Exploring the Interactions between Geologic and Biologic Processes in the Poorly Known Submarine Canyons Off Cape Hatteras, U.S. Atlantic Margin

Jason D Chaytor1, Amanda W Demopoulos2, Martha S Nizinski3, Brian D Andrews1, Ryan Gasbarro4 and Erik E Cordes4, (1)USGS Coastal and Marine Science Center Woods Hole, Woods Hole, MA, United States, (2)US Geological Survey, Wetland and Aquatic Research Center, Gainesville, FL, United States, (3)NOAA, NMFS, National Systematics Laboratory, Washington, DC, United States, (4)Temple University, Philadelphia, PA, United States
Abstract:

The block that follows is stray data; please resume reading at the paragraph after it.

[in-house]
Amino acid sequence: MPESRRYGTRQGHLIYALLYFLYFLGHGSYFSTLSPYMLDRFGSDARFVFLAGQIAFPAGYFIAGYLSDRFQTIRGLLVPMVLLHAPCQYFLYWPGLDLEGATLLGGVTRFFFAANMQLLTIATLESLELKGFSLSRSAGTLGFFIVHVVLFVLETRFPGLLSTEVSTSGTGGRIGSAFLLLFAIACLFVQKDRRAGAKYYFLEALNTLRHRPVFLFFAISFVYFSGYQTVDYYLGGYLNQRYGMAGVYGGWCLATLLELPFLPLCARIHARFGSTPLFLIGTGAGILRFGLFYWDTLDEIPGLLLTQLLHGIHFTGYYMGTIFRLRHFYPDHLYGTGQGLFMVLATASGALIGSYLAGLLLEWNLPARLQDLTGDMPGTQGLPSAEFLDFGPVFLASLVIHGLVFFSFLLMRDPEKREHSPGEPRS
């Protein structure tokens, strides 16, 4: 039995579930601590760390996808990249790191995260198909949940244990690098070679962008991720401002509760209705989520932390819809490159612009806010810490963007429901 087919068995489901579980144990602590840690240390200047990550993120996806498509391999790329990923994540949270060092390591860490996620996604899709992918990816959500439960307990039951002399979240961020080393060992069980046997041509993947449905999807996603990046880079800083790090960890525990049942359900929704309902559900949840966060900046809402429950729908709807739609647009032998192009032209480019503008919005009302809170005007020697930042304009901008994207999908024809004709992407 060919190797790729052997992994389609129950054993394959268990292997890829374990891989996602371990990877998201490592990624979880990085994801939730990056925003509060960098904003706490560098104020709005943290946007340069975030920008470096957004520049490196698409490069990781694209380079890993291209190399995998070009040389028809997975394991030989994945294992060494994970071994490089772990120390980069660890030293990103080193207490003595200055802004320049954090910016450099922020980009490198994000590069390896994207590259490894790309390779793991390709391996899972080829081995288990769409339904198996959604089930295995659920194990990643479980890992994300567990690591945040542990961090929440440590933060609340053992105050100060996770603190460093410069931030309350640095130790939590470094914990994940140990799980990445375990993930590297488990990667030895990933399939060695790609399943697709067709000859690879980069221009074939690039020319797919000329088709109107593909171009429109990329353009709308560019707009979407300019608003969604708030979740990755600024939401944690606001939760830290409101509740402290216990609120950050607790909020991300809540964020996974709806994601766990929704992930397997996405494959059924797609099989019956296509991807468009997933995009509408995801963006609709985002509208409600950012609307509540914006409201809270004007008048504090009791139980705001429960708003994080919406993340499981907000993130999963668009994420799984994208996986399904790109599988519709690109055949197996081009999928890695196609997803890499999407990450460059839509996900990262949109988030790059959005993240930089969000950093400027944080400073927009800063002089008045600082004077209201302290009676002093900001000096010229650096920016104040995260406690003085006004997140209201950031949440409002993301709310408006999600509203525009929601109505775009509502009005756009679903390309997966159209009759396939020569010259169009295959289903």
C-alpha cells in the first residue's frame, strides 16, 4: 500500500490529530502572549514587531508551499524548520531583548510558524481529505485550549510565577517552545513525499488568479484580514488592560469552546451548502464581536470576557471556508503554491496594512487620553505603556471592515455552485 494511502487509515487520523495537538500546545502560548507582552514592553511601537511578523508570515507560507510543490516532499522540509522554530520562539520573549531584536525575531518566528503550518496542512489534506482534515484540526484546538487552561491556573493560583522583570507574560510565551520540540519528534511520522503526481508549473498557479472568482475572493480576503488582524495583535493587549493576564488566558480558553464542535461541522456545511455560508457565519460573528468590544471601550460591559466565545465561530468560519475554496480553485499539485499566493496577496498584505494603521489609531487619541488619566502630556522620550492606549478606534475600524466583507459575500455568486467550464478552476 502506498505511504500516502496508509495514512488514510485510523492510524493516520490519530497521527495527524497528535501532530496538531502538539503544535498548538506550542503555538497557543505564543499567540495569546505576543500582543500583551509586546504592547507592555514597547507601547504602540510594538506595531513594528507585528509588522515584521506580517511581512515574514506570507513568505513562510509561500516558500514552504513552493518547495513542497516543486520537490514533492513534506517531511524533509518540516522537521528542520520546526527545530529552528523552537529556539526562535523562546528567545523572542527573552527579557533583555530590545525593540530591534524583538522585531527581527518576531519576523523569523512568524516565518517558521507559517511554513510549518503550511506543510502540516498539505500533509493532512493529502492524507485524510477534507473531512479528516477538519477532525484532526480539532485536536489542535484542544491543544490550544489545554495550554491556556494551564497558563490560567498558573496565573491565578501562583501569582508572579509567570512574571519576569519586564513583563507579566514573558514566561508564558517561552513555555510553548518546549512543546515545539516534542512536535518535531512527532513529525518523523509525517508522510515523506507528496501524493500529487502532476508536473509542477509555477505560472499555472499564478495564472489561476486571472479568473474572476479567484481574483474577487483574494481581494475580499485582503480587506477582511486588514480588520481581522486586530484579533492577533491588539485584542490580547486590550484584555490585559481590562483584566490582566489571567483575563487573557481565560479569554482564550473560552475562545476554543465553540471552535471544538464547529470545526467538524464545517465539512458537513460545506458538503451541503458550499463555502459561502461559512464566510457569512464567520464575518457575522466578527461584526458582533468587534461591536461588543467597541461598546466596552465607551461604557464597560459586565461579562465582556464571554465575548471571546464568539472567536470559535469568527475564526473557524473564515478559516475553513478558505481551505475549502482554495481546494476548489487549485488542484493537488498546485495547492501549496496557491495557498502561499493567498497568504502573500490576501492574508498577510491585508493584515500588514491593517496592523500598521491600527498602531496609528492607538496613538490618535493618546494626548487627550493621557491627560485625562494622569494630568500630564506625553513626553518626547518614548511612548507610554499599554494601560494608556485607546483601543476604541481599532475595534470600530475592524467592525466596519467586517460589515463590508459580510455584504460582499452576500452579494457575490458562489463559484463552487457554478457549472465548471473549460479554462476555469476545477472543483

The continental margin offshore of Cape Hatteras lacks the morphologically complex, deeply incised, shelf-indenting submarine canyons present along the continental slope off the northern- and Mid-Atlantic U.S. Instead, several factors influence the creation and maintenance of a unique set of submarine canyons in the Hatteras region, including: the presence of a narrow shelf, a steep and narrow upper slope, powerful surface and bottom currents, variations in the underlying continental margin construction and recent geologic processes. Yet this region has remained largely unexplored over the last 30 years. Recent exploration and assessment activities (e.g., Atlantic Seafloor Partnership for Integrated Research and Exploration, DEEP Sea Exploration to Advance Research on Coral/Canyon/Cold seep Habitats project and the NOAA Deep Sea Coral Research and Technology Program) in the region have provided unprecedented access to Pamlico, Hatteras and adjacent canyons, through the use of ship-based mapping and sampling tools, as well as seafloor observation and sampling using remotely-operated, autonomous and human-occupied platforms. Sediments are actively transported within the axes, with hurricane-driven sediment input at the heads of these canyons a potential major source. Wall modification is ongoing via physical erosion and biological activity at these canyon margins. We will evaluate the mechanisms responsible for development of these little-known canyons by examining canyon geomorphology, sediment characteristics, wall lithology, outcrop structure, the distribution, abundance, and health of benthic communities, and physical oceanographic processes. A particular focus of this work is the evaluation of benthic community response to major disturbance events within the canyons, such as sediment gravity flows and wall collapse, and how these observations can be used to evaluate the stability of canyon walls and the rates at which canyon evolve.